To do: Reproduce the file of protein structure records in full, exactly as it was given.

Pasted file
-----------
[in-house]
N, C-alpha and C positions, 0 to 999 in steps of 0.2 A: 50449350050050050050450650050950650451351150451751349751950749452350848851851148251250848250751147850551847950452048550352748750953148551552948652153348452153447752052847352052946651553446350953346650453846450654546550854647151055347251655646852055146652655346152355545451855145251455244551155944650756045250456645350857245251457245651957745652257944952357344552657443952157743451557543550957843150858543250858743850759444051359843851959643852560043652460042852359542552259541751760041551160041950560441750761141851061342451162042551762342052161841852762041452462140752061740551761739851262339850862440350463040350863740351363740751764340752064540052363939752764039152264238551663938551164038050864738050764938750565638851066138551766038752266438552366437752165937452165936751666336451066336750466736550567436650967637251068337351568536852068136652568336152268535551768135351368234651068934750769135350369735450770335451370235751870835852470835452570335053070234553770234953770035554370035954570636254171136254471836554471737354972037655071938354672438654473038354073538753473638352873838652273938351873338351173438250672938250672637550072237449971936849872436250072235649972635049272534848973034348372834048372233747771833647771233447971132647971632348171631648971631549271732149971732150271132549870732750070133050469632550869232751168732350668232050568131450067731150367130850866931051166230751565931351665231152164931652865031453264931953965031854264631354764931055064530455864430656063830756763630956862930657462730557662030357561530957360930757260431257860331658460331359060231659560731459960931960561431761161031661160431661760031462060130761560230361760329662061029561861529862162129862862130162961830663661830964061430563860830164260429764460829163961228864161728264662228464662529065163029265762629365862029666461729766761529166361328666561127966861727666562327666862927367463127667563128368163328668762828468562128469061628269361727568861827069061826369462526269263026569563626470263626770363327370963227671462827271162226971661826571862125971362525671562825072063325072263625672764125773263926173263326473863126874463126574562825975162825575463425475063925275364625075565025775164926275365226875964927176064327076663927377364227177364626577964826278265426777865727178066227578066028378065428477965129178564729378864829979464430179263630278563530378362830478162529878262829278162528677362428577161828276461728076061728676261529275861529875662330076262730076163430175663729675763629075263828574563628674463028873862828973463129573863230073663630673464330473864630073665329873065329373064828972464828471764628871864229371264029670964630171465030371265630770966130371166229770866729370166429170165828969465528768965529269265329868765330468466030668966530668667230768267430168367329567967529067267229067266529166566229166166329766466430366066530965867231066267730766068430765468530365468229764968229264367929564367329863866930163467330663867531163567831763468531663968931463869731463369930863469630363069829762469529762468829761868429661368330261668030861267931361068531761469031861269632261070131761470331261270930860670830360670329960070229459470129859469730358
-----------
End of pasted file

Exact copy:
[in-house]
N, C-alpha and C positions, 0 to 999 in steps of 0.2 A: 50449350050050050050450650050950650451351150451751349751950749452350848851851148251250848250751147850551847950452048550352748750953148551552948652153348452153447752052847352052946651553446350953346650453846450654546550854647151055347251655646852055146652655346152355545451855145251455244551155944650756045250456645350857245251457245651957745652257944952357344552657443952157743451557543550957843150858543250858743850759444051359843851959643852560043652460042852359542552259541751760041551160041950560441750761141851061342451162042551762342052161841852762041452462140752061740551761739851262339850862440350463040350863740351363740751764340752064540052363939752764039152264238551663938551164038050864738050764938750565638851066138551766038752266438552366437752165937452165936751666336451066336750466736550567436650967637251068337351568536852068136652568336152268535551768135351368234651068934750769135350369735450770335451370235751870835852470835452570335053070234553770234953770035554370035954570636254171136254471836554471737354972037655071938354672438654473038354073538753473638352873838652273938351873338351173438250672938250672637550072237449971936849872436250072235649972635049272534848973034348372834048372233747771833647771233447971132647971632348171631648971631549271732149971732150271132549870732750070133050469632550869232751168732350668232050568131450067731150367130850866931051166230751565931351665231152164931652865031453264931953965031854264631354764931055064530455864430656063830756763630956862930657462730557662030357561530957360930757260431257860331658460331359060231659560731459960931960561431761161031661160431661760031462060130761560230361760329662061029561861529862162129862862130162961830663661830964061430563860830164260429764460829163961228864161728264662228464662529065163029265762629365862029666461729766761529166361328666561127966861727666562327666862927367463127667563128368163328668762828468562128469061628269361727568861827069061826369462526269263026569563626470263626770363327370963227671462827271162226971661826571862125971362525671562825072063325072263625672764125773263926173263326473863126874463126574562825975162825575463425475063925275364625075565025775164926275365226875964927176064327076663927377364227177364626577964826278265426777865727178066227578066028378065428477965129178564729378864829979464430179263630278563530378362830478162529878262829278162528677362428577161828276461728076061728676261529275861529875662330076262730076163430175663729675763629075263828574563628674463028873862828973463129573863230073663630673464330473864630073665329873065329373064828972464828471764628871864229371264029670964630171465030371265630770966130371166229770866729370166429170165828969465528768965529269265329868765330468466030668966530668667230768267430168367329567967529067267229067266529166566229166166329766466430366066530965867231066267730766068430765468530365468229764968229264367929564367329863866930163467330663867531163567831763468531663968931463869731463369930863469630363069829762469529762468829761868429661368330261668030861267931361068531761469031861269632261070131761470331261270930860670830360670329960070229459470129859469730358